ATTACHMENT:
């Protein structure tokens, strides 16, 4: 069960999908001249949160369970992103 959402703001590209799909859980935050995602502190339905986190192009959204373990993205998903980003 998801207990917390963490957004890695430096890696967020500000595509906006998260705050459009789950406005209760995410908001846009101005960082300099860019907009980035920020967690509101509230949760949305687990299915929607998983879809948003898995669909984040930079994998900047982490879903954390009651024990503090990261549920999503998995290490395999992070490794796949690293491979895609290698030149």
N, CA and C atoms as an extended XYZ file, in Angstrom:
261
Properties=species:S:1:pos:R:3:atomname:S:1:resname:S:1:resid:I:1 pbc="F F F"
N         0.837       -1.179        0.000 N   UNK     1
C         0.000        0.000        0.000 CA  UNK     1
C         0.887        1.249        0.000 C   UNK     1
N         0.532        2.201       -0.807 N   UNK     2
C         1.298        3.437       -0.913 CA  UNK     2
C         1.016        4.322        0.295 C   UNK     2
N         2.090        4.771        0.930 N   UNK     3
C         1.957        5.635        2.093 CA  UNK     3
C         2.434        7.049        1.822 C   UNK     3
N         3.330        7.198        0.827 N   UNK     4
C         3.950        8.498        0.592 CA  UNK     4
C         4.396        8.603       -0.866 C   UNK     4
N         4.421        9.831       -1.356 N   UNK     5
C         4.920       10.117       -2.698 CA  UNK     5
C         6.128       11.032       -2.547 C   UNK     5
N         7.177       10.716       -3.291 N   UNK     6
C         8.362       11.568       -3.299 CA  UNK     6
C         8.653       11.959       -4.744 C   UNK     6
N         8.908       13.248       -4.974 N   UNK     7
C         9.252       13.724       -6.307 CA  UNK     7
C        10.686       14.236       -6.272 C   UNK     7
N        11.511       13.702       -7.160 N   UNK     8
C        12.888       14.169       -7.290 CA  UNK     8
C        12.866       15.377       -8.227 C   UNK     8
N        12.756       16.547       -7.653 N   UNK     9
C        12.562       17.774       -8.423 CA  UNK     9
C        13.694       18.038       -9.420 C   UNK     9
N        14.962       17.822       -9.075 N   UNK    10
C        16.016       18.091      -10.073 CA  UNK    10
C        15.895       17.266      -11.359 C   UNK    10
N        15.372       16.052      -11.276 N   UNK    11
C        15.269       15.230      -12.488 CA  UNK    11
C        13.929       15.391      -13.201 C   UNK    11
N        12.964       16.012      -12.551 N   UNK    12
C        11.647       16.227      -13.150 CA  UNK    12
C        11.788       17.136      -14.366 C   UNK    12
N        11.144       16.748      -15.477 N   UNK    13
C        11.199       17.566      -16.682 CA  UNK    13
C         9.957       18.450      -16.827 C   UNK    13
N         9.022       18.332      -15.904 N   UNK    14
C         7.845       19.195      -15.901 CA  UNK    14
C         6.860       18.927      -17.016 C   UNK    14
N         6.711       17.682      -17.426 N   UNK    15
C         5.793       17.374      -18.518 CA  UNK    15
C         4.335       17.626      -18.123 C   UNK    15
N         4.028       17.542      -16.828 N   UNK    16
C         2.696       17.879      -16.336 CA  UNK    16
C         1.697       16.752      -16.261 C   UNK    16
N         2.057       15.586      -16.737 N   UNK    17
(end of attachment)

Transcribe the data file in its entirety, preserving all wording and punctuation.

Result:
């Protein structure tokens, strides 16, 4: 069960999908001249949160369970992103 959402703001590209799909859980935050995602502190339905986190192009959204373990993205998903980003 998801207990917390963490957004890695430096890696967020500000595509906006998260705050459009789950406005209760995410908001846009101005960082300099860019907009980035920020967690509101509230949760949305687990299915929607998983879809948003898995669909984040930079994998900047982490879903954390009651024990503090990261549920999503998995290490395999992070490794796949690293491979895609290698030149």
N, CA and C atoms as an extended XYZ file, in Angstrom:
261
Properties=species:S:1:pos:R:3:atomname:S:1:resname:S:1:resid:I:1 pbc="F F F"
N         0.837       -1.179        0.000 N   UNK     1
C         0.000        0.000        0.000 CA  UNK     1
C         0.887        1.249        0.000 C   UNK     1
N         0.532        2.201       -0.807 N   UNK     2
C         1.298        3.437       -0.913 CA  UNK     2
C         1.016        4.322        0.295 C   UNK     2
N         2.090        4.771        0.930 N   UNK     3
C         1.957        5.635        2.093 CA  UNK     3
C         2.434        7.049        1.822 C   UNK     3
N         3.330        7.198        0.827 N   UNK     4
C         3.950        8.498        0.592 CA  UNK     4
C         4.396        8.603       -0.866 C   UNK     4
N         4.421        9.831       -1.356 N   UNK     5
C         4.920       10.117       -2.698 CA  UNK     5
C         6.128       11.032       -2.547 C   UNK     5
N         7.177       10.716       -3.291 N   UNK     6
C         8.362       11.568       -3.299 CA  UNK     6
C         8.653       11.959       -4.744 C   UNK     6
N         8.908       13.248       -4.974 N   UNK     7
C         9.252       13.724       -6.307 CA  UNK     7
C        10.686       14.236       -6.272 C   UNK     7
N        11.511       13.702       -7.160 N   UNK     8
C        12.888       14.169       -7.290 CA  UNK     8
C        12.866       15.377       -8.227 C   UNK     8
N        12.756       16.547       -7.653 N   UNK     9
C        12.562       17.774       -8.423 CA  UNK     9
C        13.694       18.038       -9.420 C   UNK     9
N        14.962       17.822       -9.075 N   UNK    10
C        16.016       18.091      -10.073 CA  UNK    10
C        15.895       17.266      -11.359 C   UNK    10
N        15.372       16.052      -11.276 N   UNK    11
C        15.269       15.230      -12.488 CA  UNK    11
C        13.929       15.391      -13.201 C   UNK    11
N        12.964       16.012      -12.551 N   UNK    12
C        11.647       16.227      -13.150 CA  UNK    12
C        11.788       17.136      -14.366 C   UNK    12
N        11.144       16.748      -15.477 N   UNK    13
C        11.199       17.566      -16.682 CA  UNK    13
C         9.957       18.450      -16.827 C   UNK    13
N         9.022       18.332      -15.904 N   UNK    14
C         7.845       19.195      -15.901 CA  UNK    14
C         6.860       18.927      -17.016 C   UNK    14
N         6.711       17.682      -17.426 N   UNK    15
C         5.793       17.374      -18.518 CA  UNK    15
C         4.335       17.626      -18.123 C   UNK    15
N         4.028       17.542      -16.828 N   UNK    16
C         2.696       17.879      -16.336 CA  UNK    16
C         1.697       16.752      -16.261 C   UNK    16
N         2.057       15.586      -16.737 N   UNK    17